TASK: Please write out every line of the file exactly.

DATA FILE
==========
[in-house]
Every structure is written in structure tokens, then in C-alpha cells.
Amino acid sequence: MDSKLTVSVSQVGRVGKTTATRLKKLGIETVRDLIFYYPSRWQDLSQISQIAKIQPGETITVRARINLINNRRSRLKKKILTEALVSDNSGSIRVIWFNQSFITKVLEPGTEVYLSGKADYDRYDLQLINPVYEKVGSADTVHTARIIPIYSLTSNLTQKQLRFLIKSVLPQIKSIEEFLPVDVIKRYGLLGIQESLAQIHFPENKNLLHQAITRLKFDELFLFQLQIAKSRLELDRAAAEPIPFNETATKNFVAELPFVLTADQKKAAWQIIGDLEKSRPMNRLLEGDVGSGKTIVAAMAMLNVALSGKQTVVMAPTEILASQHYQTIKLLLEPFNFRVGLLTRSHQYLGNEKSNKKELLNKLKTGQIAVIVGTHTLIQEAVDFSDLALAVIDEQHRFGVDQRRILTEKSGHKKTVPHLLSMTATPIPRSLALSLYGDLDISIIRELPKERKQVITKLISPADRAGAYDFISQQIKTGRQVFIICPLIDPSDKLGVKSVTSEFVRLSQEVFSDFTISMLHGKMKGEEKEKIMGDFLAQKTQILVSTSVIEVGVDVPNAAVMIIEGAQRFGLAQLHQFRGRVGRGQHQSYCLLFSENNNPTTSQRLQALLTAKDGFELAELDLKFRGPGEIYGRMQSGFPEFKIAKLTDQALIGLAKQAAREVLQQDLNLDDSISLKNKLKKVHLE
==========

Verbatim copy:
[in-house]
Every structure is written in structure tokens, then in C-alpha cells.
Amino acid sequence: MDSKLTVSVSQVGRVGKTTATRLKKLGIETVRDLIFYYPSRWQDLSQISQIAKIQPGETITVRARINLINNRRSRLKKKILTEALVSDNSGSIRVIWFNQSFITKVLEPGTEVYLSGKADYDRYDLQLINPVYEKVGSADTVHTARIIPIYSLTSNLTQKQLRFLIKSVLPQIKSIEEFLPVDVIKRYGLLGIQESLAQIHFPENKNLLHQAITRLKFDELFLFQLQIAKSRLELDRAAAEPIPFNETATKNFVAELPFVLTADQKKAAWQIIGDLEKSRPMNRLLEGDVGSGKTIVAAMAMLNVALSGKQTVVMAPTEILASQHYQTIKLLLEPFNFRVGLLTRSHQYLGNEKSNKKELLNKLKTGQIAVIVGTHTLIQEAVDFSDLALAVIDEQHRFGVDQRRILTEKSGHKKTVPHLLSMTATPIPRSLALSLYGDLDISIIRELPKERKQVITKLISPADRAGAYDFISQQIKTGRQVFIICPLIDPSDKLGVKSVTSEFVRLSQEVFSDFTISMLHGKMKGEEKEKIMGDFLAQKTQILVSTSVIEVGVDVPNAAVMIIEGAQRFGLAQLHQFRGRVGRGQHQSYCLLFSENNNPTTSQRLQALLTAKDGFELAELDLKFRGPGEIYGRMQSGFPEFKIAKLTDQALIGLAKQAAREVLQQDLNLDDSISLKNKLKKVHLE